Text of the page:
Jerome Frank, writing in the 1930s and 1940s, was of the opinion that legal rules are essentially fictional. He was not a postmodernist; his scepticism came from a solid grounding in reality and was based on the premise that no court ever makes a decision based on the "real" facts - the decision often happens months or years after the event, it often relies on suspect eyewitness testimony, and judges and juries are fallible and biased.
Rather than being based on a clear understanding of the facts, then, court decisions are instead merely a manifestation of what individual judges consider to be just and proper in that particular instance, taking into account the impact on society, with the judge paying lip service to the rules after the event. The decision-making process, in fact, is the reverse of what a textbook will tell you, according to Frank. That is, in almost all cases, the judge first makes a decision based on his own idea of what he thinks would be just, and then he searches for a rule to fit it to afterwards.
This was not a problem for Frank, and indeed it was something he thought a mature legal system should embrace. He said:
We want judges who, thus viewing and employing all rules as fictions, will appreciate that, as rules are fictions 'intended for the sake of justice', it is not to be endured that they shall work injustice in any particular case...
In other words, Frank was of the belief that in a mature legal system, the fictional veneer of predictability and robustness that rules provide is valuable, but actually all that really matters is that judges make the just decision in any given case. Applying a rule "correctly" ought never to result in an injustice. Judges, basically, ought to be free to make any decision they deem proper, unconstrained by the need for "legal clarity" or undue respect for rules and principles that have no real basis in reality.
Something similar can be said, in my view, about the role of the GM in a traditional game. I'll use Monte Cook's example as my own:
Say you've got a special weapon (magic or tech, doesn't matter) that makes foes all itchy so they are distracted. In a tightly written ruleset, the designer defines not only the effect, but what (if anything) can counter the effect. Maybe it would state that if the victim suffers a -3 penalty on all actions for the next ten turns unless he spends two consecutive turns and makes a new successful resistance roll, in which case the effect ends. In a GM-logic ruleset, you would write it entirely differently. You would explain what's going on in the situation, and let the GM handle the rest. So it would say that the victim is covered in an itchy and irritating powder and suffers a -3 penalty for the next ten turns while the powder was on his flesh and clothes. Then it would be up to the player to say, "I want to clean the itching powder off." And the GM says, "okay, if you take two turns, and make a new resistance roll, you can get it off." The advantage in the latter case is, the player could also say, "I'm going to jump in this nearby pool of water," and the GM is free to say, "Okay, that washes it off immediately." Or the player might say, "I use the water in my canteen to wash it off," and the GM might say, "Okay, that still takes two turns, but the roll is automatic now." Or the victim's mage friend might conjure a wind to blow the powder off. Or whatever.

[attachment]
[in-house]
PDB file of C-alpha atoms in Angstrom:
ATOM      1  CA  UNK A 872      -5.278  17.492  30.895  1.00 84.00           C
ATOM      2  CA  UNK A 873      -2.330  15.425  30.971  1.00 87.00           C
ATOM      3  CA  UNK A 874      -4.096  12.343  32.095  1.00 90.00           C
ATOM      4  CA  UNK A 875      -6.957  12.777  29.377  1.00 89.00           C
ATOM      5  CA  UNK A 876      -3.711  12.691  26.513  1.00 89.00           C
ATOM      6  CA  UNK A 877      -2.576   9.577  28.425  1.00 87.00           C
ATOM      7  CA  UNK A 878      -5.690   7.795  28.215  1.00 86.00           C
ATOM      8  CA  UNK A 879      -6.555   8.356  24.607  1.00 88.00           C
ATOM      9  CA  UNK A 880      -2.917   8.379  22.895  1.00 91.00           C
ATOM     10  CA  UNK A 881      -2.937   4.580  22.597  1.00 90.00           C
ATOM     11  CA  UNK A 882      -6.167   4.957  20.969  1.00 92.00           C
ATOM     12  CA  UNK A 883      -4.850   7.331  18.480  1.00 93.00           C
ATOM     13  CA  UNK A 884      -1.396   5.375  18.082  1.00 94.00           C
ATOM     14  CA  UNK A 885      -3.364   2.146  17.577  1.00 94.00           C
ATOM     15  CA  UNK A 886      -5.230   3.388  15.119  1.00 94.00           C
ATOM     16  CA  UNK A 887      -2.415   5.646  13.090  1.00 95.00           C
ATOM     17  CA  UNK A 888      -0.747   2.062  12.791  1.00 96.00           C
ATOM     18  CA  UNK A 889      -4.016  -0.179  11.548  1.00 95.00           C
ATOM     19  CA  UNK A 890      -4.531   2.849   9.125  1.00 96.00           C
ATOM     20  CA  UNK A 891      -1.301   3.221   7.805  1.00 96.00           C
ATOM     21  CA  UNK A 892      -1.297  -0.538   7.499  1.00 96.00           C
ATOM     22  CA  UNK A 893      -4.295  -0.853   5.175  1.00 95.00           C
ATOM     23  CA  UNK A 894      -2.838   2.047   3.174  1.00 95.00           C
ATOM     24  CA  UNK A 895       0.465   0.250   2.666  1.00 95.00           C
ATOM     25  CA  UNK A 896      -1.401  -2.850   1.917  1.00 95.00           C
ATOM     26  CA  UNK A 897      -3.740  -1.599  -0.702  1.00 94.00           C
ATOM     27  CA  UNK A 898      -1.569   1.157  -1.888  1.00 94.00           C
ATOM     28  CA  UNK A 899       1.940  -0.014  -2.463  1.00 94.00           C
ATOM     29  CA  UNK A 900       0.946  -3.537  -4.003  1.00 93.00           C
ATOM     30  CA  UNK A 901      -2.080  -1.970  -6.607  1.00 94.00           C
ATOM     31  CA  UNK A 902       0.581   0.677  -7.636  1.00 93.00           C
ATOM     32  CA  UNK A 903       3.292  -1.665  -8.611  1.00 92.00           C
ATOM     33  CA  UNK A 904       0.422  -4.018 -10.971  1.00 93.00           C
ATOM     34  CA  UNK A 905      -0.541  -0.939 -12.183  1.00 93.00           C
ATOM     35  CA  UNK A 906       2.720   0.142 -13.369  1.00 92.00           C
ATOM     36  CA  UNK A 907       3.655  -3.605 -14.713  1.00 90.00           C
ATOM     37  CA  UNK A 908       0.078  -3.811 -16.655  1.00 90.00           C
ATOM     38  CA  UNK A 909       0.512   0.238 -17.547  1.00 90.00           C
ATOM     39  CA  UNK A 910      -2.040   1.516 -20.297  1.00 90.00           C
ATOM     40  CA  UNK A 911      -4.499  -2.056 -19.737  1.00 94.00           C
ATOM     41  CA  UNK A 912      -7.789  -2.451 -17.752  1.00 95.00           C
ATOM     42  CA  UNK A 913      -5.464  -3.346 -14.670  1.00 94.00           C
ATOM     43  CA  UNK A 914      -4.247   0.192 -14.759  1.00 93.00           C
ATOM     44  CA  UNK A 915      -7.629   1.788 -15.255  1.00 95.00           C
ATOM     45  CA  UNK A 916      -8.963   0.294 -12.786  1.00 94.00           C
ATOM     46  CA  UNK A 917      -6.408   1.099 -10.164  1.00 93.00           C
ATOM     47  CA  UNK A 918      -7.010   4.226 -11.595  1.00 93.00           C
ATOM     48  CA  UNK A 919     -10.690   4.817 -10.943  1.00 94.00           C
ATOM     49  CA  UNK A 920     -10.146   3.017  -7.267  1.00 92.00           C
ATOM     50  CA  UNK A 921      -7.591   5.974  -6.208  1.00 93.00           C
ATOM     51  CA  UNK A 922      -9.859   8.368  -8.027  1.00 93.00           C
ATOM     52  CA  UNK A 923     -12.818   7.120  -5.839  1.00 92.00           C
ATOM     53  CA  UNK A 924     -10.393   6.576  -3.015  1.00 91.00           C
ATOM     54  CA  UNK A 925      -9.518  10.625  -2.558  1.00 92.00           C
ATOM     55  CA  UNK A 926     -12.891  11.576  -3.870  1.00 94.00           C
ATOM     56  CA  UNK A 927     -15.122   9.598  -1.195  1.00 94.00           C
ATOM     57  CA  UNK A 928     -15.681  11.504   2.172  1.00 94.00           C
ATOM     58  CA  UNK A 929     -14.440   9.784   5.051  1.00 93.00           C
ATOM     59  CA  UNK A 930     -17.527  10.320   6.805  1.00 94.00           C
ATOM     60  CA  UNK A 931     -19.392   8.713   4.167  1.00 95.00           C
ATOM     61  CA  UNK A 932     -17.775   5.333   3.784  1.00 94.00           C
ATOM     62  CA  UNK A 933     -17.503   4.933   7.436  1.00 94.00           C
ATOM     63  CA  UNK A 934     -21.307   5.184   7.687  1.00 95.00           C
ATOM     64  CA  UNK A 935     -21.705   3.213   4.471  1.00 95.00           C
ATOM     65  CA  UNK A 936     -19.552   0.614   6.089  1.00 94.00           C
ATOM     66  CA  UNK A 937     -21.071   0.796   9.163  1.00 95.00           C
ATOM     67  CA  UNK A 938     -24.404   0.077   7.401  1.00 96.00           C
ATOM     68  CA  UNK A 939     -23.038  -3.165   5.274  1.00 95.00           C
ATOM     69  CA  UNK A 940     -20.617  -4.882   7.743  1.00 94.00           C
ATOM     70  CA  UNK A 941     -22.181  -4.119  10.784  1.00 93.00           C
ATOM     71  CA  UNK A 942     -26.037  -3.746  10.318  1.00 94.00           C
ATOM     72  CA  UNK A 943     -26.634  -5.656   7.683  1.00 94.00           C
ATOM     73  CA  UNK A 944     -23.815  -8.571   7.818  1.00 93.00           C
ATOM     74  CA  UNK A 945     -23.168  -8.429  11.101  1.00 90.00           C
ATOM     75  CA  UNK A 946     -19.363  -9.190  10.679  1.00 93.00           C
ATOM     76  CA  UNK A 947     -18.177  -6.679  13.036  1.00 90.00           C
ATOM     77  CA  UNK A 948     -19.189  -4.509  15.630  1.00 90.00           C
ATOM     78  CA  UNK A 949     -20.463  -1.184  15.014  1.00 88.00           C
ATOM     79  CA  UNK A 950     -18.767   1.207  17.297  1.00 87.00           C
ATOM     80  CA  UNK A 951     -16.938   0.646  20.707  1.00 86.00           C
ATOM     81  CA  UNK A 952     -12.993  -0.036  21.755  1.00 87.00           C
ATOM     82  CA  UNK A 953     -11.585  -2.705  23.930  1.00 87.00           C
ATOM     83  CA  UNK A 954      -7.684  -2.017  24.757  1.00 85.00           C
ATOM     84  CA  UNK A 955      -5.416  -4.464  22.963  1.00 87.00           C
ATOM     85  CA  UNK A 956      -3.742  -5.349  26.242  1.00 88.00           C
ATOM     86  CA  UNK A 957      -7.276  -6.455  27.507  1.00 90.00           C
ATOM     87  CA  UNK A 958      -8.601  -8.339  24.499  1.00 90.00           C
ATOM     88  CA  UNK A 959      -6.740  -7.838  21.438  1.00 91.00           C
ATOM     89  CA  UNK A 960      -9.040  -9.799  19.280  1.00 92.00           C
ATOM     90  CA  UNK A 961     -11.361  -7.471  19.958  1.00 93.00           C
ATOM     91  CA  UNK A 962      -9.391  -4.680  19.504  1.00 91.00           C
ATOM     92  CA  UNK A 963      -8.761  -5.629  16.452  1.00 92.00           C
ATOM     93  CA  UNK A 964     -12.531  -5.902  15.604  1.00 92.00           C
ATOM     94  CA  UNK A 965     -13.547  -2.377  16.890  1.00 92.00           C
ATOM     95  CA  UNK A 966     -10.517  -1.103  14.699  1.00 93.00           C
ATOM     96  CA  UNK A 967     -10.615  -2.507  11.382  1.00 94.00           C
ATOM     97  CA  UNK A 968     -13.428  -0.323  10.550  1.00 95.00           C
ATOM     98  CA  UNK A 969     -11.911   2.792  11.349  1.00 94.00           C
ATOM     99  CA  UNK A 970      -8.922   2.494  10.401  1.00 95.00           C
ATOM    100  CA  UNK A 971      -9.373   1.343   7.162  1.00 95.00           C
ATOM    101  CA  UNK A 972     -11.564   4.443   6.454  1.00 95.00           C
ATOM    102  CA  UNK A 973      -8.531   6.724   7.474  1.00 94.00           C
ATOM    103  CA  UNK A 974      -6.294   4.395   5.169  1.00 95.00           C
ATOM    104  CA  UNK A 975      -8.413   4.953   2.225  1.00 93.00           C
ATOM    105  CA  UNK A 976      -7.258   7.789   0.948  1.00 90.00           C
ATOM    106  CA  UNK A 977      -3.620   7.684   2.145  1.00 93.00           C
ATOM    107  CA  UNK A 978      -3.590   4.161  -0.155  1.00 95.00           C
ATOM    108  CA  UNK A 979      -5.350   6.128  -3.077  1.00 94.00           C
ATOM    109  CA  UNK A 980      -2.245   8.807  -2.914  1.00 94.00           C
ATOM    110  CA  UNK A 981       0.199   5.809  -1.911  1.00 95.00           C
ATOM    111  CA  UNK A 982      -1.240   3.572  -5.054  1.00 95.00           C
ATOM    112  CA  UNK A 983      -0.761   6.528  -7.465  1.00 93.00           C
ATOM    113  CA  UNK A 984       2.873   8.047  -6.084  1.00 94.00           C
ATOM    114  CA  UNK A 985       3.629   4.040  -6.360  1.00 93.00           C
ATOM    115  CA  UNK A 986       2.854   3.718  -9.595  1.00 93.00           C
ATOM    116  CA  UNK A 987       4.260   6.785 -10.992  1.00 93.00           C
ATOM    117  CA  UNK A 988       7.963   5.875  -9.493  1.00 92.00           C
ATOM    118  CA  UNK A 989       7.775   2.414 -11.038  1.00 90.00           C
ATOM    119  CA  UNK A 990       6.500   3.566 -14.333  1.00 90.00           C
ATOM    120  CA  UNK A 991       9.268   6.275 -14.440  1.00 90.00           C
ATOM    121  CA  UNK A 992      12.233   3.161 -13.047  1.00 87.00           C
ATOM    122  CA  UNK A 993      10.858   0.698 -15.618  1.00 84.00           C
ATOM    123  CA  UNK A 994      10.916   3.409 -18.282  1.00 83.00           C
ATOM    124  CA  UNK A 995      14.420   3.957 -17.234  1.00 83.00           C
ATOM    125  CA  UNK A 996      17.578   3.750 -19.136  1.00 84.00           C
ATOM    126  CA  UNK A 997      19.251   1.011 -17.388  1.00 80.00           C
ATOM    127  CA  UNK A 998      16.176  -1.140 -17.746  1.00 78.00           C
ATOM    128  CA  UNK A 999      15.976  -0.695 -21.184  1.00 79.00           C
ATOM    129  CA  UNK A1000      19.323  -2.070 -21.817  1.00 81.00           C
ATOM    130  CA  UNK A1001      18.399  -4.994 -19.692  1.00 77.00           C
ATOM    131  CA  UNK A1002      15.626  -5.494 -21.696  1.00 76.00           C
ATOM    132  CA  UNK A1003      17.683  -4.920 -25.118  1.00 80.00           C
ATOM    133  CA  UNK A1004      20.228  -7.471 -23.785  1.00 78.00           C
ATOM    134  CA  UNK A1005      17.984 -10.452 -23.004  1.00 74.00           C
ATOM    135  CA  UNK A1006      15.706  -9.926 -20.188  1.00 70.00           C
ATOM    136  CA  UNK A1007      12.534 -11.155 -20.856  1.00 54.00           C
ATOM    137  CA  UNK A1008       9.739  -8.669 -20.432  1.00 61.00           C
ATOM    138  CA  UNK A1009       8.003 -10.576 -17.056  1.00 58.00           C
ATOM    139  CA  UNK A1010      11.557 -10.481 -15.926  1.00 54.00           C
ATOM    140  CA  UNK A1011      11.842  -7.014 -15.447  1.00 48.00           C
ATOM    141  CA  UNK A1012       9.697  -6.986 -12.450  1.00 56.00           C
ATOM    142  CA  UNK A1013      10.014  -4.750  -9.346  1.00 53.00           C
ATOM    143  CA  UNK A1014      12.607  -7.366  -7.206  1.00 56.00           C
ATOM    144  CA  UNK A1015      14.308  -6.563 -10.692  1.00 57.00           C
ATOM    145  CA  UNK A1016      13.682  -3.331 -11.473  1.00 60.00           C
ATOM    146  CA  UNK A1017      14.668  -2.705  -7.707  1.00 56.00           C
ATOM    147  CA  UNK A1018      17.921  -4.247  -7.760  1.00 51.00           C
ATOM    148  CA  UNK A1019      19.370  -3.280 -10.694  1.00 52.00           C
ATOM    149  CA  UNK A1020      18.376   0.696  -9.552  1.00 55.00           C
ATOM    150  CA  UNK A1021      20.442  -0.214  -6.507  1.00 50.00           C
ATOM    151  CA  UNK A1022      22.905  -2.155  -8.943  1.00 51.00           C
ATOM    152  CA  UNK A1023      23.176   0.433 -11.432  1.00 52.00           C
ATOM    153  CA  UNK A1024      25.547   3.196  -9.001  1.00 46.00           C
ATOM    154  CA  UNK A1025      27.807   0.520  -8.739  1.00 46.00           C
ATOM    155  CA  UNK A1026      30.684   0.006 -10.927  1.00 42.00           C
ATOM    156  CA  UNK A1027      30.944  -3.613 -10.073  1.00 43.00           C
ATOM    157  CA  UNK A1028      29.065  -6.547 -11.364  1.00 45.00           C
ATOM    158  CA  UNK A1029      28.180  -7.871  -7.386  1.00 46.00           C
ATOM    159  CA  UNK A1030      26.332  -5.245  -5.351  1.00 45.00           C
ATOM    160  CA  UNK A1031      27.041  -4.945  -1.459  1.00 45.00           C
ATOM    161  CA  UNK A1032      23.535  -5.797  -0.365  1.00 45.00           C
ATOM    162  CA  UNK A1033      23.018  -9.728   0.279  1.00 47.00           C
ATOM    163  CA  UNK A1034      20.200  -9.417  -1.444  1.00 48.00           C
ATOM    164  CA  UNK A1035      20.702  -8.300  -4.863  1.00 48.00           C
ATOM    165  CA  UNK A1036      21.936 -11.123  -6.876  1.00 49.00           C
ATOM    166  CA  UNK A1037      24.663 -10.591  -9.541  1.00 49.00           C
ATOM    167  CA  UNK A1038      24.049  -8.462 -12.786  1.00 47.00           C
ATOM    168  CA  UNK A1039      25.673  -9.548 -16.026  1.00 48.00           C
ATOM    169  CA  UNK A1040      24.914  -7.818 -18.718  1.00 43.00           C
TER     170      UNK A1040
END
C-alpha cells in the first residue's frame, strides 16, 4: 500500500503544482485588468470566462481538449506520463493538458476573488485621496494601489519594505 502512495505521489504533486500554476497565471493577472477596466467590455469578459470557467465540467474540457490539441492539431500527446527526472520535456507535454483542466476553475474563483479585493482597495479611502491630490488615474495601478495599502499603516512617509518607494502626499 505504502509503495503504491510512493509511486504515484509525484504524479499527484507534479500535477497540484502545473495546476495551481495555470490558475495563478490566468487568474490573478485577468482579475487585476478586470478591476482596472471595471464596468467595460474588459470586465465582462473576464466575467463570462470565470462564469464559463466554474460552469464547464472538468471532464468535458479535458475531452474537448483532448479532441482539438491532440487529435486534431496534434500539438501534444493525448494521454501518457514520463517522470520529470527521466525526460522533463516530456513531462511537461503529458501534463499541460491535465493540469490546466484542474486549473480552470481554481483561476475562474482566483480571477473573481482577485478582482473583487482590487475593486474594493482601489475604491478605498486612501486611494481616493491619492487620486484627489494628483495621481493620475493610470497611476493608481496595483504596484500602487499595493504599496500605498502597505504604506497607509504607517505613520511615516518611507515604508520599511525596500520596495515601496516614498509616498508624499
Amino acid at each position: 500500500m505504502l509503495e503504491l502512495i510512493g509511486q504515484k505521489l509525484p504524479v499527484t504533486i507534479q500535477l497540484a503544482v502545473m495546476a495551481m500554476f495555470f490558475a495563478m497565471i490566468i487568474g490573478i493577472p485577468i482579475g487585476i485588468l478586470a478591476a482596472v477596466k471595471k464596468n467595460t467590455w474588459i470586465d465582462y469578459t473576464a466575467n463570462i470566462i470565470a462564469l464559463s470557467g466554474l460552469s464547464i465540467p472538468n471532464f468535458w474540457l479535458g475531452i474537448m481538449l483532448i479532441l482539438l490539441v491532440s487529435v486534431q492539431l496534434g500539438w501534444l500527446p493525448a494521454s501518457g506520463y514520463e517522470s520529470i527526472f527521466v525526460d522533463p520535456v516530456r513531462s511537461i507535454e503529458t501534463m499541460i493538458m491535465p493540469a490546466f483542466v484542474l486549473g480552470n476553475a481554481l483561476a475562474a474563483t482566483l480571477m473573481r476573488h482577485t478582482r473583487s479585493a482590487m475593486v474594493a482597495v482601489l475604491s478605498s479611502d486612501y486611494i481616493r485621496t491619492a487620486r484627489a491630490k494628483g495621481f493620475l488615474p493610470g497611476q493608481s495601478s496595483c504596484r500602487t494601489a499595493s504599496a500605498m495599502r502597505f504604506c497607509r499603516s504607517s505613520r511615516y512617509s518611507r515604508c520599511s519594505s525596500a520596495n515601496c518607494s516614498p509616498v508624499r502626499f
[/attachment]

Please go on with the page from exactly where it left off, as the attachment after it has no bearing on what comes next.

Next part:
The "tightly written ruleset" is the kind of approach that Jerome Frank argued was meaningless and self-defeating: maybe in a very limited set of circumstances it is possible to create rules which will always apply in the same way in all situations, but those rules are rare and in the majority of cases the rule will not be directly relatable to the "facts", which do not really exist in any event. It is better to recognise that, generally speaking, in most situations, the GM will make a decision based on what he or she thinks is best or most appropriate, and may then retro-fit a rule to that decision afterwards. The process for making the itching-powder decision would go:
GM thinks about what would happen if the player tried what he was trying -> GM makes a ruling -> a fictional rule is stated. (Fictional in the sense that no rule is really "real".)
The next time itching powder is used, the same process is followed. It may be that the GM makes the same ruling as before, but he shouldn't feel bound to, because the circumstances may be a little different (this time, it's raining, so the powder can be cleaned of automatically in just one turn of action, or something). He should just decide based on what he thinks is appropriate.
Frank would say we should embrace this if we want to have a mature approach to role playing. Unfortunately, not everybody does.